United Nations, Jun 5: United Nations is a global body which worked for global welfare and development of each and everyone on the planet. But from last year, the UN is facing a cumulative financial crisis.
To find a solution to this gripping problem, with a noble cause, Secretary General Antonio Guterres expressed, he is planning to sell his official four-story residence at New York.
Antonio Guterres oathed with he took charge as chief, to help the UN to resolve the worsening financial crisis.
While speaking to UN General Assembly’ Fifth Committee on 'Improving the Financial Situation of the Organisation’, Guterres said, “Looking at the Organisation's overall finances, and its financial ratios, can be misleading. We have of course more assets than liabilities but not enough liquid assets. I cannot sell this building”.
He said to the delegates present at the meeting that the first thing he did when he arrived in New York to assume charge as the UN Chief was to ask if he could sell the residence.
He said, “I am not joking. It is a true story. I discovered that I couldn't, because the residence can only be sold to the United States of America when we close the doors in New York. Obviously, it is not something that is not, hopefully, going to happen”.
The house he is referring to is, is a 14,000-square-foot neo-Georgian townhouse with four floors and a basement. that The residence was once home to the daughter of financier JP Morgan, Anne Morgan and was donated to the United Nations in 1972.
From the beginning of his career as SG, Antonio Guterres expressed strong concern over the deteriorating financial health of the UN, attributing the budget crisis to increase in arrears from member states in both the regular and peacekeeping budgets as well as integral structural weaknesses and inflexibilities in the budget methodologies that exacerbate cash shortfalls.
He said, “At the end of 2018, we have really reached the bottom”. Further, he added, Five months into this year, arrears are still at USD 492 million.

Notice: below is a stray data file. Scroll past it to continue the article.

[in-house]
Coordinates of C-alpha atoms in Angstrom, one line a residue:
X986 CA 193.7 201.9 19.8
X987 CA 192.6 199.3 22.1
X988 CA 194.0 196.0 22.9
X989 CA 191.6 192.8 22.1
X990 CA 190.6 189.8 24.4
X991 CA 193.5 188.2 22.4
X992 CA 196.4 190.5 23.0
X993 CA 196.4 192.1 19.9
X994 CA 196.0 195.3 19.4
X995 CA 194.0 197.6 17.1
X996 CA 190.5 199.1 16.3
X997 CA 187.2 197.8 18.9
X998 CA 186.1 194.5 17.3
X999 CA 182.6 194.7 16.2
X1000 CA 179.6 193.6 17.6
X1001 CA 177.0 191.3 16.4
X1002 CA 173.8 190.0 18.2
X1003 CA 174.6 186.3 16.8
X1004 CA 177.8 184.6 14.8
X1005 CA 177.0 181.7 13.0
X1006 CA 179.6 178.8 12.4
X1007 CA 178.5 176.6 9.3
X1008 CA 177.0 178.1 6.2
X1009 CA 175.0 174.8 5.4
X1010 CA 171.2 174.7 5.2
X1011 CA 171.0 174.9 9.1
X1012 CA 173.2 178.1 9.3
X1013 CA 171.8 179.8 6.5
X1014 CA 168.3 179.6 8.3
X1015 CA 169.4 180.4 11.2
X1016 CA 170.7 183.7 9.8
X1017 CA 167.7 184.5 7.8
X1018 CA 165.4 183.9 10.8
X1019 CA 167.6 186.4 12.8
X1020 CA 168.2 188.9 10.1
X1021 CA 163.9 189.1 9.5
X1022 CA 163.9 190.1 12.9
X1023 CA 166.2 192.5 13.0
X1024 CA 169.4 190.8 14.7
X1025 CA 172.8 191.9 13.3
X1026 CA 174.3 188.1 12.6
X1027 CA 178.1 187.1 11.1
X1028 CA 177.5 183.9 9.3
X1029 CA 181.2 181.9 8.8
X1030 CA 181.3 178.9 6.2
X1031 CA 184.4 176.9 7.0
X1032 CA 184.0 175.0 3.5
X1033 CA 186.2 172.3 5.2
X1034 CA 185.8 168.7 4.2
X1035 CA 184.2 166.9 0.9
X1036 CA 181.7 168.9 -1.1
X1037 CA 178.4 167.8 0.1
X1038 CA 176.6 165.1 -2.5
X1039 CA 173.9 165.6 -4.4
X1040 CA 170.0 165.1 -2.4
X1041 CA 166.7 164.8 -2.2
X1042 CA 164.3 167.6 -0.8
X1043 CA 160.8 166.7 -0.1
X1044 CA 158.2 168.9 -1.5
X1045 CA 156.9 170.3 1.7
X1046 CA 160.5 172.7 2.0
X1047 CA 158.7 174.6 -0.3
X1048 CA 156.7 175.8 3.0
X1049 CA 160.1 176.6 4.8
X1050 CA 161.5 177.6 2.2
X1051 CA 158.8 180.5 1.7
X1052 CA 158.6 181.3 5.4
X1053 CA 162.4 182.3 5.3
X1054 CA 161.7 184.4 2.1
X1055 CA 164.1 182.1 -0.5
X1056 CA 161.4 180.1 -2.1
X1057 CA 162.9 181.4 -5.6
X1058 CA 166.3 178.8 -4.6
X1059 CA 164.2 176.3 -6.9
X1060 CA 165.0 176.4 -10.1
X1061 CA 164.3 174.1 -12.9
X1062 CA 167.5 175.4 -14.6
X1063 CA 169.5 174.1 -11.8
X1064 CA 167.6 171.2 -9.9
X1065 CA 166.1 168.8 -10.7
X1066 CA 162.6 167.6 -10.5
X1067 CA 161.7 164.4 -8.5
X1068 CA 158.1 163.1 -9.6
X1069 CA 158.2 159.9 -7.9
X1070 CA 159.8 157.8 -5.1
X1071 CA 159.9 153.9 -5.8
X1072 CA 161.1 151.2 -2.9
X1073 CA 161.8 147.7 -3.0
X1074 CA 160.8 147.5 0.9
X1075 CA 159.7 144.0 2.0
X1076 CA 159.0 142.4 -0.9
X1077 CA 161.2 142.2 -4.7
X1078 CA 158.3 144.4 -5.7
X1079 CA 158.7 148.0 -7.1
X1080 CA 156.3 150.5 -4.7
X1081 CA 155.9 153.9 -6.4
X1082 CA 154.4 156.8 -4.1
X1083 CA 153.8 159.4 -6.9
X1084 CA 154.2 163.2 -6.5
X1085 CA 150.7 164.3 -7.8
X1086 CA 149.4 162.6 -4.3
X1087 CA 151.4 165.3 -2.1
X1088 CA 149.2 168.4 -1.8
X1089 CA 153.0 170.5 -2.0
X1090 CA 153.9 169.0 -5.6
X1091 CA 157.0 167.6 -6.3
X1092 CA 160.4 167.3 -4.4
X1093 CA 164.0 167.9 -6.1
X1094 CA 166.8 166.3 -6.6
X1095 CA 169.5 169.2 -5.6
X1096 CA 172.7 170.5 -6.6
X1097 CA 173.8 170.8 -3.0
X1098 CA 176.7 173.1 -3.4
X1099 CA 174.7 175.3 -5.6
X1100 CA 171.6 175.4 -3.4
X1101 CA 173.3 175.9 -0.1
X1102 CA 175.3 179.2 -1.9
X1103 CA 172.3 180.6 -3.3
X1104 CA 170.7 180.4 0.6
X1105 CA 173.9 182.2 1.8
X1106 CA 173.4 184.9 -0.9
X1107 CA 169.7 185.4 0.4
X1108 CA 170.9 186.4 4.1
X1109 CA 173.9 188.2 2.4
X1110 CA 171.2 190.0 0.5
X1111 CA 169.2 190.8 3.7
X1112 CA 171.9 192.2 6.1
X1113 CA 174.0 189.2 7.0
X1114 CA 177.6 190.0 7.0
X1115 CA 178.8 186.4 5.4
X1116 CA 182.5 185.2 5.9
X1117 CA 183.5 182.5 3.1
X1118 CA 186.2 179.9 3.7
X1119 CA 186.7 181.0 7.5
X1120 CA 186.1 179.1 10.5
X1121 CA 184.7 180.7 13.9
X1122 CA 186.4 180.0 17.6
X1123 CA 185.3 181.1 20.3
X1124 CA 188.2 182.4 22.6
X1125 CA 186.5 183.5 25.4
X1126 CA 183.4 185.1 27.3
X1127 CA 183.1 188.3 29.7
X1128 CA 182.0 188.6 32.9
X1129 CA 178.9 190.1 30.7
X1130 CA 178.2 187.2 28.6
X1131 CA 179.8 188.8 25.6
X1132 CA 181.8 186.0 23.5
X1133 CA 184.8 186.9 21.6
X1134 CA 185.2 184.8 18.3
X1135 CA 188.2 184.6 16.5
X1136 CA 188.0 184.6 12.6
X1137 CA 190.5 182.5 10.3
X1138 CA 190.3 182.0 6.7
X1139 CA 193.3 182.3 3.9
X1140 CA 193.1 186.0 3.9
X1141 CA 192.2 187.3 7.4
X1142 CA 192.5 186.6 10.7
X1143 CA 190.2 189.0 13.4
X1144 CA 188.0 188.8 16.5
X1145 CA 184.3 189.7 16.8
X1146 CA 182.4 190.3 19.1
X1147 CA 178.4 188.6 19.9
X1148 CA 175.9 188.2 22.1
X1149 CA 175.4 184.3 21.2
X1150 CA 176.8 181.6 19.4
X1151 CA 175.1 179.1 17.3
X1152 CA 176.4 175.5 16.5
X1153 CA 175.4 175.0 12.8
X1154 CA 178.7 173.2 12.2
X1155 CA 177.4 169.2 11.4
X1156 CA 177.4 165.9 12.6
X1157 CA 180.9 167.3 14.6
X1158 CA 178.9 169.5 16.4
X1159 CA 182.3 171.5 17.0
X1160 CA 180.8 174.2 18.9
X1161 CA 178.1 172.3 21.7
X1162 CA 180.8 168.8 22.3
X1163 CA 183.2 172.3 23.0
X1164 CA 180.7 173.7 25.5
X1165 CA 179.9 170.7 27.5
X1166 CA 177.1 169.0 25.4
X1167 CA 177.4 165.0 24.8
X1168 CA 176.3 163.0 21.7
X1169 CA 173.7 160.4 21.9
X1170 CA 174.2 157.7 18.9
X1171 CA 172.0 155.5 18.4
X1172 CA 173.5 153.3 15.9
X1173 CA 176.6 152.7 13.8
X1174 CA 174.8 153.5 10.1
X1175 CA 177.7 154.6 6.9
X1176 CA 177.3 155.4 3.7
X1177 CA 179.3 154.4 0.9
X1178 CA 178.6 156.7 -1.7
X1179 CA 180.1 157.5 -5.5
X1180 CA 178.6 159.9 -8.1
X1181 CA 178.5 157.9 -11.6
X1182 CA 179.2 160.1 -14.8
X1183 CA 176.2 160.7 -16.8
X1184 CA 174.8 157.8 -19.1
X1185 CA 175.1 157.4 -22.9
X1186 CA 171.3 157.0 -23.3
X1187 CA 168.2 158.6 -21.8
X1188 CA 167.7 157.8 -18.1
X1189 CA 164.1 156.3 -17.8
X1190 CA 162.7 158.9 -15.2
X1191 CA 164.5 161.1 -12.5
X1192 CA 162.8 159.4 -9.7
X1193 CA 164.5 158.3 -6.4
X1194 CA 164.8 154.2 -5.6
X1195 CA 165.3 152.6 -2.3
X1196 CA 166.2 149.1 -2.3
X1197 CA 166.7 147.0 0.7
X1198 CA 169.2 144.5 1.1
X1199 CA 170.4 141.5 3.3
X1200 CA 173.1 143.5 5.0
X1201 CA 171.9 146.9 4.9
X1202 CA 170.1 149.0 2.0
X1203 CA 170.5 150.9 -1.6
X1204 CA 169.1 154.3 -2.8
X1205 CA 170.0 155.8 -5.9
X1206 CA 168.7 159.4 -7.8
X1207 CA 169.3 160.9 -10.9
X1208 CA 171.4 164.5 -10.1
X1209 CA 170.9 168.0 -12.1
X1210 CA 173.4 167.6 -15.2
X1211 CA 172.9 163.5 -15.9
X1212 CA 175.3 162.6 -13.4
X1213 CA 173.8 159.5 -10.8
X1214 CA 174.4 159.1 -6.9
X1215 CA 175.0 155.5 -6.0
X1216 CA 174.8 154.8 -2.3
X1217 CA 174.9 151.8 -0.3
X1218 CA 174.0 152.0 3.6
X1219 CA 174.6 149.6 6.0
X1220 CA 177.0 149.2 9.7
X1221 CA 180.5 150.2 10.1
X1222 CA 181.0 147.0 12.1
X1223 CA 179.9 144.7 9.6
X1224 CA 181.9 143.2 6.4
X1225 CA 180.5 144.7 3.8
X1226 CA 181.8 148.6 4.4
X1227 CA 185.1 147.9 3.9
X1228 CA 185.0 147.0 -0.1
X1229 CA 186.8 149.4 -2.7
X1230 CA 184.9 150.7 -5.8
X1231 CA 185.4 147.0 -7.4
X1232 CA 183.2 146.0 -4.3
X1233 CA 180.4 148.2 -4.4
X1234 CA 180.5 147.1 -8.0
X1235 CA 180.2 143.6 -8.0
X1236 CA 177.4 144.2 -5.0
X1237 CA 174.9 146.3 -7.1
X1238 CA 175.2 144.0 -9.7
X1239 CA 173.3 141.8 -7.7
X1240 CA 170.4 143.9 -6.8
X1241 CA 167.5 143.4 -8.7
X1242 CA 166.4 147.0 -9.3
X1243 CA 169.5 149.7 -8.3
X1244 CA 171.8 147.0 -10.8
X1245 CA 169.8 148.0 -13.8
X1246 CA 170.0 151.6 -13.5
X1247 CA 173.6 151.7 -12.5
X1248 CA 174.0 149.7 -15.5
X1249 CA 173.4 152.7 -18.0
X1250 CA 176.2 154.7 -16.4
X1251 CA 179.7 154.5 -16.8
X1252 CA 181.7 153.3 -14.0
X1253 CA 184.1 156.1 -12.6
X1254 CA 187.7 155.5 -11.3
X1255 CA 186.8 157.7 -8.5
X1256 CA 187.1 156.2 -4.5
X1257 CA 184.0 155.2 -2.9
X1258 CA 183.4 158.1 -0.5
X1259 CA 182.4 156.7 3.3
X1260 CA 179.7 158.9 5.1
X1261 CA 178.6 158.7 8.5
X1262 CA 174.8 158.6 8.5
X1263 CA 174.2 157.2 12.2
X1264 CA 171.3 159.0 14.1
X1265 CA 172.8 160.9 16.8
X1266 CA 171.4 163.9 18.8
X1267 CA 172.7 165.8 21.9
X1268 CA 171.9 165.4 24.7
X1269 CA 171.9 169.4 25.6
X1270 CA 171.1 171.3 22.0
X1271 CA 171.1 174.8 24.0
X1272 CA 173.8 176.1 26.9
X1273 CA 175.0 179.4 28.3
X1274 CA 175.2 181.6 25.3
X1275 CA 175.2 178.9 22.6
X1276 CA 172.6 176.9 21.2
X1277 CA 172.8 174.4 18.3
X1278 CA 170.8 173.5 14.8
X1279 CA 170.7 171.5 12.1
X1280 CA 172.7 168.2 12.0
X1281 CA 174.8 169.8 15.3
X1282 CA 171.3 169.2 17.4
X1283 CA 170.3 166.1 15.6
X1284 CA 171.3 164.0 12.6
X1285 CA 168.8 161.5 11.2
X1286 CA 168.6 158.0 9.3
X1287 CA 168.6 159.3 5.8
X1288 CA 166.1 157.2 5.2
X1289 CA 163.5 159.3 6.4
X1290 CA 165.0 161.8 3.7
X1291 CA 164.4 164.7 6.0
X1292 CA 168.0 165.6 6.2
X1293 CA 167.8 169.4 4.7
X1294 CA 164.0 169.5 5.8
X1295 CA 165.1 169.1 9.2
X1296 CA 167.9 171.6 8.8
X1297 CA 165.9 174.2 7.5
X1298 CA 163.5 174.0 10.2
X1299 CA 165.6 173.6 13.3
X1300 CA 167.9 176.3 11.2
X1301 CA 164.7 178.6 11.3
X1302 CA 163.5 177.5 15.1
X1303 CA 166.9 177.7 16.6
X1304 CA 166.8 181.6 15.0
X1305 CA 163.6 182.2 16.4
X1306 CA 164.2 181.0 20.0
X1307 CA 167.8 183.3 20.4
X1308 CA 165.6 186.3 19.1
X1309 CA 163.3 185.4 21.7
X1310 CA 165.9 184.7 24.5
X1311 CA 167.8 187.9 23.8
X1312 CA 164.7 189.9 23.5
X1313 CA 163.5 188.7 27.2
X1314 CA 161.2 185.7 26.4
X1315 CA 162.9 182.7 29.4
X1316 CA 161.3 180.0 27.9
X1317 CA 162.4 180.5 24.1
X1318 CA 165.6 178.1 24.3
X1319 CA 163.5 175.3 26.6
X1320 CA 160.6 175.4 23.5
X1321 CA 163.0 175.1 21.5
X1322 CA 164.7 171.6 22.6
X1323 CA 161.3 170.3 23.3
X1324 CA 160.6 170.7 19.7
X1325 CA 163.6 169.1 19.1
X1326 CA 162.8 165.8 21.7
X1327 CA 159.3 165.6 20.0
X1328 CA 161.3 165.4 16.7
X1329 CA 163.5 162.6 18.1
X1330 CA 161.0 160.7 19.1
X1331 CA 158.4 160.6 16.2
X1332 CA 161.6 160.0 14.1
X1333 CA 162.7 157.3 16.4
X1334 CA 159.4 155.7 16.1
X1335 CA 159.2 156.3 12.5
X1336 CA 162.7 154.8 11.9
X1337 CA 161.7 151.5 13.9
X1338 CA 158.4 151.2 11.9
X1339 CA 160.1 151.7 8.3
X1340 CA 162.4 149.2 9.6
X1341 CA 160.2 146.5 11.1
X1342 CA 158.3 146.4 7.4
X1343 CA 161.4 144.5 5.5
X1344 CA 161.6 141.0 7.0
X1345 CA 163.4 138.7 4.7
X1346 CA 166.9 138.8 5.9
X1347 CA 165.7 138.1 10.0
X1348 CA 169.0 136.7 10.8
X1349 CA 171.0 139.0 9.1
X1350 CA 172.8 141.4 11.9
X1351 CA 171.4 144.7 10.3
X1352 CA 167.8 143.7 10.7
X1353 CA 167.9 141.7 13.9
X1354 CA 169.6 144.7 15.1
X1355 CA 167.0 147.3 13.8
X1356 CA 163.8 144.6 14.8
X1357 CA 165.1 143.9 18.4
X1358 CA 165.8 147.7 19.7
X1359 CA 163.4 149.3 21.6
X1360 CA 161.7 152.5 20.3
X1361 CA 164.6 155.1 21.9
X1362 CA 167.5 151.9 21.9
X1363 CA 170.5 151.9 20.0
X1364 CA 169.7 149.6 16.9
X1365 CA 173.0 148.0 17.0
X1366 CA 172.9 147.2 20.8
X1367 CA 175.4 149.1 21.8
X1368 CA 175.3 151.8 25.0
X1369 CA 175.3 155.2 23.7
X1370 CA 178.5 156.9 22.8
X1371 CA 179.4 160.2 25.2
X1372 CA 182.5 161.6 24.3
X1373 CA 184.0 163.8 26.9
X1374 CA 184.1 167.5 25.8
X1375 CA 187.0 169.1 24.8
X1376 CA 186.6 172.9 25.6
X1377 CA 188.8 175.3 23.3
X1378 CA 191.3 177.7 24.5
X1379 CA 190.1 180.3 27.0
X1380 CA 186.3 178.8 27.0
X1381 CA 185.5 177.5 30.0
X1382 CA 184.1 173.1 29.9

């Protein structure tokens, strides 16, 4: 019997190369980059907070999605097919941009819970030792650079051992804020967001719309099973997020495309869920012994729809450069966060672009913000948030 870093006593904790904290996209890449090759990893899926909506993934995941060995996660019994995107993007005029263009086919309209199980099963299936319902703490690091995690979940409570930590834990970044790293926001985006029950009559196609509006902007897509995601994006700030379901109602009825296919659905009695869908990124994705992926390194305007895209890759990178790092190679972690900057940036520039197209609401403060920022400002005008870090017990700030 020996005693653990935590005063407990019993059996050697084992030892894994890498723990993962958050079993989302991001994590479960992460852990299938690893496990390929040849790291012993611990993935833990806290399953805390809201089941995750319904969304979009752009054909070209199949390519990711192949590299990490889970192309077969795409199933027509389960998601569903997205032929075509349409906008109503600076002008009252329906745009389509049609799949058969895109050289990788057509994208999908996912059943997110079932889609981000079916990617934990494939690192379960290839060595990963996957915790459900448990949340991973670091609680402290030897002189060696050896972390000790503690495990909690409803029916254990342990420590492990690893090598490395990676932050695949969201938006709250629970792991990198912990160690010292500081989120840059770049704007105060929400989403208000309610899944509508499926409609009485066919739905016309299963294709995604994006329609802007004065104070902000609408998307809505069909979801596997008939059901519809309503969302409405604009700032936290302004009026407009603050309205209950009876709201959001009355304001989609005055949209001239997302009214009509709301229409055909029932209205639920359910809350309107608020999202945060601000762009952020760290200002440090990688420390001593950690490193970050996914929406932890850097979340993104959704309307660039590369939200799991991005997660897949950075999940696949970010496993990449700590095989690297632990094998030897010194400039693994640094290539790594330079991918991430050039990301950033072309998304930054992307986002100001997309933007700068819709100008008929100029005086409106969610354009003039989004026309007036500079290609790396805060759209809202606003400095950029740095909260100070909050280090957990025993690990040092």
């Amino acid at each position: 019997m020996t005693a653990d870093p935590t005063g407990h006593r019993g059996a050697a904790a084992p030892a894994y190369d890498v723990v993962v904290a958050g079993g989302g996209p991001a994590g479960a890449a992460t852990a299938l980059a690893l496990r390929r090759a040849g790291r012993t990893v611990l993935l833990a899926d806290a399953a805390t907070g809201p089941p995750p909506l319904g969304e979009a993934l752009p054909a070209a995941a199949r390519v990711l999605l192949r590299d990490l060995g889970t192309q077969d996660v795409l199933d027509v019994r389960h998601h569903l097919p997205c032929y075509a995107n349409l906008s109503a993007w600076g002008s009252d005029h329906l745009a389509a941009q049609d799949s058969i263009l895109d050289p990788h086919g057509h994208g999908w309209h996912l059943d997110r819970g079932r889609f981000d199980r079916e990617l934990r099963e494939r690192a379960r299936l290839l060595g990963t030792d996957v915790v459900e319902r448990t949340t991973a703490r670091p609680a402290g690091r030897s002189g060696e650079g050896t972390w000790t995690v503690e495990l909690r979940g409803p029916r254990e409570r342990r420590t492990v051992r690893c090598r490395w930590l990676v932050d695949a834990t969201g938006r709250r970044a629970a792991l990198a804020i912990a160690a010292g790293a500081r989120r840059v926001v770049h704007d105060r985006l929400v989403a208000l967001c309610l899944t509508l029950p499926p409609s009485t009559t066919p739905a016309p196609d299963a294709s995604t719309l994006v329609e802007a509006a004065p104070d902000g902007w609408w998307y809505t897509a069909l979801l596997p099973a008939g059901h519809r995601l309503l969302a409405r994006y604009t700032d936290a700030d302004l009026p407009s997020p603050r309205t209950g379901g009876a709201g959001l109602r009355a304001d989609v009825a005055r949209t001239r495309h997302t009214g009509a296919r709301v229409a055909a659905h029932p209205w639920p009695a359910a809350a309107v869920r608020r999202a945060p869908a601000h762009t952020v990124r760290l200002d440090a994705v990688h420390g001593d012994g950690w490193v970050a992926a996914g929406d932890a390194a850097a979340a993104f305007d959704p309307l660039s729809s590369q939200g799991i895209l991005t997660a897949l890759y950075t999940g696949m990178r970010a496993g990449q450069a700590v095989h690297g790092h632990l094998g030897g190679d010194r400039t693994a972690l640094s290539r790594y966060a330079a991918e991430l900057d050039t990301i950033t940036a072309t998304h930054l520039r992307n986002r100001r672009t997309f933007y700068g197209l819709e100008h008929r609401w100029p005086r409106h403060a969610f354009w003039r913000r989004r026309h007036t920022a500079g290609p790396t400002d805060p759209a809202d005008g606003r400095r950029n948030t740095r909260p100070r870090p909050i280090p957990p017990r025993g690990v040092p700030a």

While addressing the financial status of peacekeeping missions, Guterres said, “Outstanding contributions to active peacekeeping operations amount to USD 1.5 billion. At the end of May, despite a cash balance of USD 1.3 billion, which could theoretically cover our operations for about two months, two large missions had the cash to cover a mere two weeks of operations, and three missions were already in deficit”.
He added, The United Nations is now financed for prolonged periods by troop- and police-contributing countries. Many of them are low-income countries. At the same time, we are asking them to do more -- to train their personnel and to improve the quality of their equipment.
He strongly stated, “The consequence is that the shortage of cash tends to result in delays in payments to troop- and police- contributing countries. These countries have become, in essence, the financiers of the Organisation's liquidity. Which means that we have not decided that that would happen, but the absence of other decisions makes this inevitable, so, it is as if we have collectively decided that to finance the UN, it is the mission of police and troop-contributing countries, even if they are extremely poor”.
In conclusion, Guterres said, “said it is important to manage the cash balances of all active peacekeeping operations as a pool, create a Peacekeeping Working Capital Fund of USD 250 million that would give active operations about two months of operating costs, including payments to troop- and police-contributing countries and to temporarily suspend the obligation to return unencumbered balances to Member States”.